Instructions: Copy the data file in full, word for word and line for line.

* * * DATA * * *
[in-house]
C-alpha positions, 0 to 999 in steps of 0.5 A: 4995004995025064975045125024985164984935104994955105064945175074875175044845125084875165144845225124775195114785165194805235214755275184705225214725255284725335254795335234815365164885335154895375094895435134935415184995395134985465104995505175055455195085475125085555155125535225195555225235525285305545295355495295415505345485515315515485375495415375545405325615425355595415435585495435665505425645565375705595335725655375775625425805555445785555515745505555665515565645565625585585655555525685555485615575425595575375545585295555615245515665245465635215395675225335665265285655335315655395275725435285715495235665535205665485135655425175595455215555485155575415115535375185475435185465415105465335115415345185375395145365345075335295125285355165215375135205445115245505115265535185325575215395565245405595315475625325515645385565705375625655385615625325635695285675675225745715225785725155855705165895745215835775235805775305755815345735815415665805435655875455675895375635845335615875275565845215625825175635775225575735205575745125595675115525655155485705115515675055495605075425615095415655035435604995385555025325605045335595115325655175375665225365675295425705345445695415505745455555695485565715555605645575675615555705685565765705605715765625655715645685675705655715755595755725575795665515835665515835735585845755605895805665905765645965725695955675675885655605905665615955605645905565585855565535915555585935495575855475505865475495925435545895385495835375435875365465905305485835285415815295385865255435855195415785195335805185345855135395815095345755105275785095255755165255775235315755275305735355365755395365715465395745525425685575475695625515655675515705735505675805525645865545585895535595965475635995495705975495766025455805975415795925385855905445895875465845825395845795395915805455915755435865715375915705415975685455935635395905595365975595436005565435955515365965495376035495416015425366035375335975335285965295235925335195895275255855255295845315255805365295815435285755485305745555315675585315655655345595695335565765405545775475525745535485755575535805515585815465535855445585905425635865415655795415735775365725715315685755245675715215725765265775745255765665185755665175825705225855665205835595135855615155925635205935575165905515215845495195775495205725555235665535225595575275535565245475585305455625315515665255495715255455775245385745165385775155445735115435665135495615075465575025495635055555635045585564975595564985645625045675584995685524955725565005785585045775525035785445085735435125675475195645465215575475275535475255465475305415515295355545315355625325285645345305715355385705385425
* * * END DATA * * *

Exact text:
[in-house]
C-alpha positions, 0 to 999 in steps of 0.5 A: 4995004995025064975045125024985164984935104994955105064945175074875175044845125084875165144845225124775195114785165194805235214755275184705225214725255284725335254795335234815365164885335154895375094895435134935415184995395134985465104995505175055455195085475125085555155125535225195555225235525285305545295355495295415505345485515315515485375495415375545405325615425355595415435585495435665505425645565375705595335725655375775625425805555445785555515745505555665515565645565625585585655555525685555485615575425595575375545585295555615245515665245465635215395675225335665265285655335315655395275725435285715495235665535205665485135655425175595455215555485155575415115535375185475435185465415105465335115415345185375395145365345075335295125285355165215375135205445115245505115265535185325575215395565245405595315475625325515645385565705375625655385615625325635695285675675225745715225785725155855705165895745215835775235805775305755815345735815415665805435655875455675895375635845335615875275565845215625825175635775225575735205575745125595675115525655155485705115515675055495605075425615095415655035435604995385555025325605045335595115325655175375665225365675295425705345445695415505745455555695485565715555605645575675615555705685565765705605715765625655715645685675705655715755595755725575795665515835665515835735585845755605895805665905765645965725695955675675885655605905665615955605645905565585855565535915555585935495575855475505865475495925435545895385495835375435875365465905305485835285415815295385865255435855195415785195335805185345855135395815095345755105275785095255755165255775235315755275305735355365755395365715465395745525425685575475695625515655675515705735505675805525645865545585895535595965475635995495705975495766025455805975415795925385855905445895875465845825395845795395915805455915755435865715375915705415975685455935635395905595365975595436005565435955515365965495376035495416015425366035375335975335285965295235925335195895275255855255295845315255805365295815435285755485305745555315675585315655655345595695335565765405545775475525745535485755575535805515585815465535855445585905425635865415655795415735775365725715315685755245675715215725765265775745255765665185755665175825705225855665205835595135855615155925635205935575165905515215845495195775495205725555235665535225595575275535565245475585305455625315515665255495715255455775245385745165385775155445735115435665135495615075465575025495635055555635045585564975595564985645625045675584995685524955725565005785585045775525035785445085735435125675475195645465215575475275535475255465475305415515295355545315355625325285645345305715355385705385425